Teaching and Learning STEM presents a trove of practical research-based strategies for designing and teaching courses and assessing students' learning. The book draws on the authors' extensive backgrounds and decades of experience in STEM education and faculty development. Its engaging and well-illustrated descriptions will equip you to implement the strategies in your courses and to deal effectively with problems (including student resistance) that might occur in the implementation
Myers, Ann O. and Jill Berkowitz, The STEM Shift: A Guide for School Leaders, Corwin Publishing, 2015, paperback ISBN 978-1483317724
This resource makes the process of shifting to a comprehensive, integrated STEM school or district within reach! Invaluable case studies featuring STEM pioneers model how successful, STEM-centered learning takes place. You’ll find process-specific best practices and strategies to help you: Understand, create, and lead the STEM change process, Prepare the school community for STEM, Integrate 21st Century Skills, the arts, and humanities.
Includes step-by-step checklists and visual mapping guides. Use this groundbreaking resource to systematically implement STEM instruction that prepares students for the global economy!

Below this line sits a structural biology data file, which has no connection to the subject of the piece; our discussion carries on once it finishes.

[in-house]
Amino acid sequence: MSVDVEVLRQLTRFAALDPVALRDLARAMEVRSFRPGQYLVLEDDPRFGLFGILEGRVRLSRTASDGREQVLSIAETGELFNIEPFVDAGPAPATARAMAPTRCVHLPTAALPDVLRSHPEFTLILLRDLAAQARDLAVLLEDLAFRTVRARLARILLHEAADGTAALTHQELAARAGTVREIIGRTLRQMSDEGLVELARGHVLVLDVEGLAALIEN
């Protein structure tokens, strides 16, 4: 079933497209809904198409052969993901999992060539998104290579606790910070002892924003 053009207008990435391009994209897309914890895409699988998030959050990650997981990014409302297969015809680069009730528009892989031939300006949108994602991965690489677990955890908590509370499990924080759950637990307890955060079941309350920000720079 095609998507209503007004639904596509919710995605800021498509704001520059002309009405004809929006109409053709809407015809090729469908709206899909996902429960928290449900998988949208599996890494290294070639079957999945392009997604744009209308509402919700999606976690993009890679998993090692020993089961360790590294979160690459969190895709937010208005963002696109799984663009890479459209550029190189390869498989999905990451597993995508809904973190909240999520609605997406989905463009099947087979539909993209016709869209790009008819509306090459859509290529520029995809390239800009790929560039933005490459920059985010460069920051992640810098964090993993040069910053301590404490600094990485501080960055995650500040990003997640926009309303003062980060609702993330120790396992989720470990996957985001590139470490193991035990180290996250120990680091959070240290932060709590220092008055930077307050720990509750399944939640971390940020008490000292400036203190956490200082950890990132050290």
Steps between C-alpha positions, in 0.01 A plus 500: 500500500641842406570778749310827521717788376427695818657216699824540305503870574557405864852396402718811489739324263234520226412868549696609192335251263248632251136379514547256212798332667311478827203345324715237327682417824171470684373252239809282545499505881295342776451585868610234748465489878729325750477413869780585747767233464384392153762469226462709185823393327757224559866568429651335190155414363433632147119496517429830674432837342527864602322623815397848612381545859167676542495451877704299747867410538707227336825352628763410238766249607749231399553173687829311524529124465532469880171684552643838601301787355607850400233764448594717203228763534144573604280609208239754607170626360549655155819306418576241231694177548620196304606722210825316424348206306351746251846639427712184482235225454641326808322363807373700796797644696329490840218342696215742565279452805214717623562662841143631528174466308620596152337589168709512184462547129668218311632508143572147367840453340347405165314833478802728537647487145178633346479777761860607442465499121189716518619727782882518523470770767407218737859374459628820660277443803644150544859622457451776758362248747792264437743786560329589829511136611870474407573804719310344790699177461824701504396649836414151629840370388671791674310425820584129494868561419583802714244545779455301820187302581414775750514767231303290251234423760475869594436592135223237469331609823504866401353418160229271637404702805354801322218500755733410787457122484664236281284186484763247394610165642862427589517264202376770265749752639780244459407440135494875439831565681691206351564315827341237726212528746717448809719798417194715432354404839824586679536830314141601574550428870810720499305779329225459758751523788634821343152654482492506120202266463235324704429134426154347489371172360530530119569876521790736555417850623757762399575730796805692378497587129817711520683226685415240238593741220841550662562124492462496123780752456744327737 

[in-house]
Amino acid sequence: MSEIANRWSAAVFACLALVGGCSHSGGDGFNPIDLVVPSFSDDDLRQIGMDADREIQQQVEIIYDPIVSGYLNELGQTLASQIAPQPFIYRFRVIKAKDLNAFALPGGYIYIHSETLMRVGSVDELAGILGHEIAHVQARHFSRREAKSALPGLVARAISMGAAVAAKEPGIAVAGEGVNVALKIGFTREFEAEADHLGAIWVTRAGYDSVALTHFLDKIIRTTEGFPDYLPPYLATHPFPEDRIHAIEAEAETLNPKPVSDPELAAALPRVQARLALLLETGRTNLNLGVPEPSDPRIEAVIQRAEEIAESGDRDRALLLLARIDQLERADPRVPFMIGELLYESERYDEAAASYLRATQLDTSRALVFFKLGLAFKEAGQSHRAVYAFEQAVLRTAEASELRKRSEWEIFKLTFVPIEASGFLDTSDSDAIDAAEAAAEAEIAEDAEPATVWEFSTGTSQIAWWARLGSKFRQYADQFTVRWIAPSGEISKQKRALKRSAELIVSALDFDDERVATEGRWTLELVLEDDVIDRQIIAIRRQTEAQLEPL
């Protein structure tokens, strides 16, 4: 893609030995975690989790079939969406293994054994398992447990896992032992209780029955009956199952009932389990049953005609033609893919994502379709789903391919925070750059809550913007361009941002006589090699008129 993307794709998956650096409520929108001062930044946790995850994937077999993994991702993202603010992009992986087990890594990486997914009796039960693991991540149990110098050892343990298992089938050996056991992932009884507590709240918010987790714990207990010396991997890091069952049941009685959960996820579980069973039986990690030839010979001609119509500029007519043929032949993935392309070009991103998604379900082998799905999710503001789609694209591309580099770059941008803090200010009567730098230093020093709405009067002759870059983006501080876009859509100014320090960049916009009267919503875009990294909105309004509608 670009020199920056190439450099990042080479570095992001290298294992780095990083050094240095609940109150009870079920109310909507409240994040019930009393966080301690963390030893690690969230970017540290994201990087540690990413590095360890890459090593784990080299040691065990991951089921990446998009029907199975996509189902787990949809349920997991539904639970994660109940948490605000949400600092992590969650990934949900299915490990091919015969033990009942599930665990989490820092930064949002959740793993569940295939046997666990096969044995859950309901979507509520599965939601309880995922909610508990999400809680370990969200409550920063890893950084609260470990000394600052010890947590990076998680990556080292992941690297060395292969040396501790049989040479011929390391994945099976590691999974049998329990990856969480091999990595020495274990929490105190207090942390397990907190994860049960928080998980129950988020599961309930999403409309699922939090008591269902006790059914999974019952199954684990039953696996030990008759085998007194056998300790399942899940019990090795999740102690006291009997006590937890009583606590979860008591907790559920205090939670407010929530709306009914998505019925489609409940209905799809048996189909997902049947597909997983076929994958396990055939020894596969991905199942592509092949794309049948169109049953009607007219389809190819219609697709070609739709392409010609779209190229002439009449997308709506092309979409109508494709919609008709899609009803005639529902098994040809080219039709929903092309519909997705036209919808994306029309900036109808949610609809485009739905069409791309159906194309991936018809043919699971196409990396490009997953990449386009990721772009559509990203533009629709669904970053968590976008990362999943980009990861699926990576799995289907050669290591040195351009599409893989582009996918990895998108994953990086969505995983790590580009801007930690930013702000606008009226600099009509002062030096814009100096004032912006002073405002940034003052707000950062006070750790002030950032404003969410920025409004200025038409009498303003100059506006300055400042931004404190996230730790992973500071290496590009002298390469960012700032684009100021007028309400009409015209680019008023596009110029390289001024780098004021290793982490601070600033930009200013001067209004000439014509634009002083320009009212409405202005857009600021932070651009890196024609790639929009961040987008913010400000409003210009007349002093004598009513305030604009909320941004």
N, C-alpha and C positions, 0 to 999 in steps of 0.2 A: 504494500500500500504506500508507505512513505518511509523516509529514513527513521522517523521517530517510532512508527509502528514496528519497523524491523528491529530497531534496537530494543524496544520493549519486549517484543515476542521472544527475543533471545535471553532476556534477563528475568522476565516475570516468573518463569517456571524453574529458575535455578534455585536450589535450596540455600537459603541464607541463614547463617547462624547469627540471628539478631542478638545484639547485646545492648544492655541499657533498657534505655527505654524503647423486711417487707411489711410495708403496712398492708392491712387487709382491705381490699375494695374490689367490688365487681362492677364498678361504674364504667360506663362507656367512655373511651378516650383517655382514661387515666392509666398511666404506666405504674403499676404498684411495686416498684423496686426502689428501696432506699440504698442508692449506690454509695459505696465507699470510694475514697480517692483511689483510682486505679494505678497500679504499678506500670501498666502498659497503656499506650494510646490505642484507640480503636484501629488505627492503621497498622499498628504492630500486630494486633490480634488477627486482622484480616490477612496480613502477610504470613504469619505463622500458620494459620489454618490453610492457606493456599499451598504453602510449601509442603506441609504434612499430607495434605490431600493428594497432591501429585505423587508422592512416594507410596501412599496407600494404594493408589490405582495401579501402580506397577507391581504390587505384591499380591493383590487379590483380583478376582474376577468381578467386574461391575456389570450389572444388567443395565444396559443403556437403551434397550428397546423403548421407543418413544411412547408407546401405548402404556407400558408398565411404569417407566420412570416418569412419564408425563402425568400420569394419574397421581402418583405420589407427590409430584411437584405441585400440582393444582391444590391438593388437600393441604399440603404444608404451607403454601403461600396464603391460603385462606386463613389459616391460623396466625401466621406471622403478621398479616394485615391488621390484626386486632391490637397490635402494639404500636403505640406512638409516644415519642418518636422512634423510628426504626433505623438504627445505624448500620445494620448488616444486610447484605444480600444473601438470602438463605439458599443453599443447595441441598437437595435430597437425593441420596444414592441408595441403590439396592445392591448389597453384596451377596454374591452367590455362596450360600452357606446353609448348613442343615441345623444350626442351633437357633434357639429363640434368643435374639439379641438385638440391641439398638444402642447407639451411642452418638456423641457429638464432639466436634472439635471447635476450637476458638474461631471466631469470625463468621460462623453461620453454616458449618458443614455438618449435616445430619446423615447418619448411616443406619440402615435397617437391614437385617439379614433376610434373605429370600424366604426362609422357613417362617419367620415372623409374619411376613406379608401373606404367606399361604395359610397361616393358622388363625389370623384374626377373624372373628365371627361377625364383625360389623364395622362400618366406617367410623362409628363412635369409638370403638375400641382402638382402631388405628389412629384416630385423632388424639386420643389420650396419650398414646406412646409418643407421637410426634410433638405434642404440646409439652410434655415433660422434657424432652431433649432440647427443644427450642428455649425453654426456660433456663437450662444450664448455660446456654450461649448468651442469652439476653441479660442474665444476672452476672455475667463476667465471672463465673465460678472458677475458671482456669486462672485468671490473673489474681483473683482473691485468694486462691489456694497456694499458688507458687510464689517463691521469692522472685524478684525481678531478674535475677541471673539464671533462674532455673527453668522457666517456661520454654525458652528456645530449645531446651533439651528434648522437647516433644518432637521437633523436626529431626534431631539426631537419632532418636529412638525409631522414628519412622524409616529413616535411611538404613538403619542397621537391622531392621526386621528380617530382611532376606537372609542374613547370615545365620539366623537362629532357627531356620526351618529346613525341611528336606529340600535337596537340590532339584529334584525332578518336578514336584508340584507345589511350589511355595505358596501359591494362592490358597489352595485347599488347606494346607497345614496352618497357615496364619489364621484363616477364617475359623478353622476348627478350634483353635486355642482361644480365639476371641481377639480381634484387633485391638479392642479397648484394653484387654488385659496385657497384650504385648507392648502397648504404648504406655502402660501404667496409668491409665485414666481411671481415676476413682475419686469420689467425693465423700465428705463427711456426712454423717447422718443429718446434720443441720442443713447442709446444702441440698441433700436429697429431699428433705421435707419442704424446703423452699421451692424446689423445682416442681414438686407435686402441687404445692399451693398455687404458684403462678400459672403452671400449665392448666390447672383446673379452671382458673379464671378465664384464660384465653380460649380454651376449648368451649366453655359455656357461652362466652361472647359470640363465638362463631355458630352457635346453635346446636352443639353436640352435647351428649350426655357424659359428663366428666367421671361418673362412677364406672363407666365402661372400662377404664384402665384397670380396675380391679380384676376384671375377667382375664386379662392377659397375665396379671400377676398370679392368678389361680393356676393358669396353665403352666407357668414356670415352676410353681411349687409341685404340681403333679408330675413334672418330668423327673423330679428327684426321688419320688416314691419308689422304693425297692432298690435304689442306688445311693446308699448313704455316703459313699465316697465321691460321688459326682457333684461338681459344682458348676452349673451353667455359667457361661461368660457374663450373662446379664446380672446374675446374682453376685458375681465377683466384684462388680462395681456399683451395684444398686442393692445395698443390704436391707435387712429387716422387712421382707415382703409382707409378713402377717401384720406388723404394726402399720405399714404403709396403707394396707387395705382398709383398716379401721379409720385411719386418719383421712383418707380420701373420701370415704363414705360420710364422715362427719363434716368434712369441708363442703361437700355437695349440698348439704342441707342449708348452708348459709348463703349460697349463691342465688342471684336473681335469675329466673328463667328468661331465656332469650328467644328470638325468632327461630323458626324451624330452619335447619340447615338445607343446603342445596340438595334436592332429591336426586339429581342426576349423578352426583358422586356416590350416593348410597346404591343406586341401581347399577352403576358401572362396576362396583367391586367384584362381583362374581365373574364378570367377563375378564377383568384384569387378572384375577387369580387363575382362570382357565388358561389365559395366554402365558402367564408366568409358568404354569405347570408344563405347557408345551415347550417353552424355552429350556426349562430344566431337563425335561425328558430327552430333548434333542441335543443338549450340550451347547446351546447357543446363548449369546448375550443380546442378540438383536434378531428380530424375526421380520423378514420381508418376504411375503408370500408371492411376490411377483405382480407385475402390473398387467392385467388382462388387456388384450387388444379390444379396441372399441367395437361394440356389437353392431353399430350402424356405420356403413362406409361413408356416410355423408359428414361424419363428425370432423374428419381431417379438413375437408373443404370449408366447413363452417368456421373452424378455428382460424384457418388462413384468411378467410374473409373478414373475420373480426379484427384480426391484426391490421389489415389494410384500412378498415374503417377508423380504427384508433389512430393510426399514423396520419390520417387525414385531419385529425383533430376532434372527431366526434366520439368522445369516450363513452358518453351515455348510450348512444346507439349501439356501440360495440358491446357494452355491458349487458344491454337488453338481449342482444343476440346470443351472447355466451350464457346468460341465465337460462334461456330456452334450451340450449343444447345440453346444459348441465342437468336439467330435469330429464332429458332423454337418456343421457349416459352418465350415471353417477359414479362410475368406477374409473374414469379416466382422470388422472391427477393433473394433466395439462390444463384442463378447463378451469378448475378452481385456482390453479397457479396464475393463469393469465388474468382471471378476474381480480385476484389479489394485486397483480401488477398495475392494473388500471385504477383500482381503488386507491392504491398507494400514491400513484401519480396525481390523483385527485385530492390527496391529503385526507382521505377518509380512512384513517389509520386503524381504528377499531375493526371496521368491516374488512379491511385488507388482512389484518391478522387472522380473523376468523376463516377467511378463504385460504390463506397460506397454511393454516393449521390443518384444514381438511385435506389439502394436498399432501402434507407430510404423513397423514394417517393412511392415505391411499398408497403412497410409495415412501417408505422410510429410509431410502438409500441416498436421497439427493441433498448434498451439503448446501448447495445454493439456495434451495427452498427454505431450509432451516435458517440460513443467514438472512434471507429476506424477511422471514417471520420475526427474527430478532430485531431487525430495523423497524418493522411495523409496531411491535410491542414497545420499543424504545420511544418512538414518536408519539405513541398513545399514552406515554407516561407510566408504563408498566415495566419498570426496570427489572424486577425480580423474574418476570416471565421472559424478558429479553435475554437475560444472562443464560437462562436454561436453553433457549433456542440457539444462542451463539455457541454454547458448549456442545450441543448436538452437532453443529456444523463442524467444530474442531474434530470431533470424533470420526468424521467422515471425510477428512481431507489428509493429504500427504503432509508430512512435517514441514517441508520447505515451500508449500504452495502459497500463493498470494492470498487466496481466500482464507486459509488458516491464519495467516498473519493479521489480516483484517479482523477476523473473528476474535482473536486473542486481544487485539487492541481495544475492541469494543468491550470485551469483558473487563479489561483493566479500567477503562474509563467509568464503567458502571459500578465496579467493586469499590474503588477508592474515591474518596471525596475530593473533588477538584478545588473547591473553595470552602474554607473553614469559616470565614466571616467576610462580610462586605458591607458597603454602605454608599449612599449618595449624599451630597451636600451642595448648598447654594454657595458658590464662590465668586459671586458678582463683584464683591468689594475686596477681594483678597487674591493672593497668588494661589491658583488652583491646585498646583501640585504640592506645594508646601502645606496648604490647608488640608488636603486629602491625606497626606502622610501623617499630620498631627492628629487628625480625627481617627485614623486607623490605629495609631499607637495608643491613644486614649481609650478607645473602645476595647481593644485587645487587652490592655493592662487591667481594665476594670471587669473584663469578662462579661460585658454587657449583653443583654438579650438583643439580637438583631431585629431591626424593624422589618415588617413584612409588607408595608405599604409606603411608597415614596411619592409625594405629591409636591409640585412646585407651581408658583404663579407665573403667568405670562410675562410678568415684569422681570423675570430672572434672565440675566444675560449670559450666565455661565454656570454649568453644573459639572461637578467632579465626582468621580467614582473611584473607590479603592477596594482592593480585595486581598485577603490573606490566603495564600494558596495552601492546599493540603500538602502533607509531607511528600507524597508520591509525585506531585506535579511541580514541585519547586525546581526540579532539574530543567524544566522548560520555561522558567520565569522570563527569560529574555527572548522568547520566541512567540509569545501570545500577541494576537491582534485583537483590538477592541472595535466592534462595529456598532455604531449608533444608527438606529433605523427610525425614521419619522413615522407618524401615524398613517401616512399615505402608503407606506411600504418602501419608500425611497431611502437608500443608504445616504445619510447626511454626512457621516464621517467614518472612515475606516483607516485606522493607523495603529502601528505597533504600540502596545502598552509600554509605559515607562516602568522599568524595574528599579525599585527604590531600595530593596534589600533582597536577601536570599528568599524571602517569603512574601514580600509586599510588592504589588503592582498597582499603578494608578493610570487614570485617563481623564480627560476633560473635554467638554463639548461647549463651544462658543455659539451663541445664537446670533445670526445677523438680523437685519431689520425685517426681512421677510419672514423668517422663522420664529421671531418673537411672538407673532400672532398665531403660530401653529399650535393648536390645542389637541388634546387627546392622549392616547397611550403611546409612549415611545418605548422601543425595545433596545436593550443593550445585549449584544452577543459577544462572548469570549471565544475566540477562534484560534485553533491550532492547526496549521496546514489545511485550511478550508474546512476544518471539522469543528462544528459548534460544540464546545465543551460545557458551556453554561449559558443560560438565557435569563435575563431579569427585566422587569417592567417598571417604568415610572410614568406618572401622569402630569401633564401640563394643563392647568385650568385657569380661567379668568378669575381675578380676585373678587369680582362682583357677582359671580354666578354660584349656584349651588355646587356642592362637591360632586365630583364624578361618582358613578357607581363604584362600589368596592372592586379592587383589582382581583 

Vasquez, Jo Anne, Michael Comer, and Cary Sneider, STEM Lesson Essentials, Grades 3-8: Integrating Science, Technology, Engineering, and Mathematics, Heinemann, 2013, paperback, ISBN 978-0325043586
STEM Lesson Essentials provides all the tools and strategies you'll need to design integrated, interdisciplinary STEM lessons and units that are relevant and exciting to your students. With clear definitions of both STEM and STEM literacy, the authors argue that STEM in itself is not a curriculum, but rather a way of organizing and delivering instruction by weaving the four disciplines together in intentional ways. Rather than adding two new subjects to the curriculum, the engineering and technology practices can instead be blended into existing math and science lessons in ways that engage students and help them master 21st century skills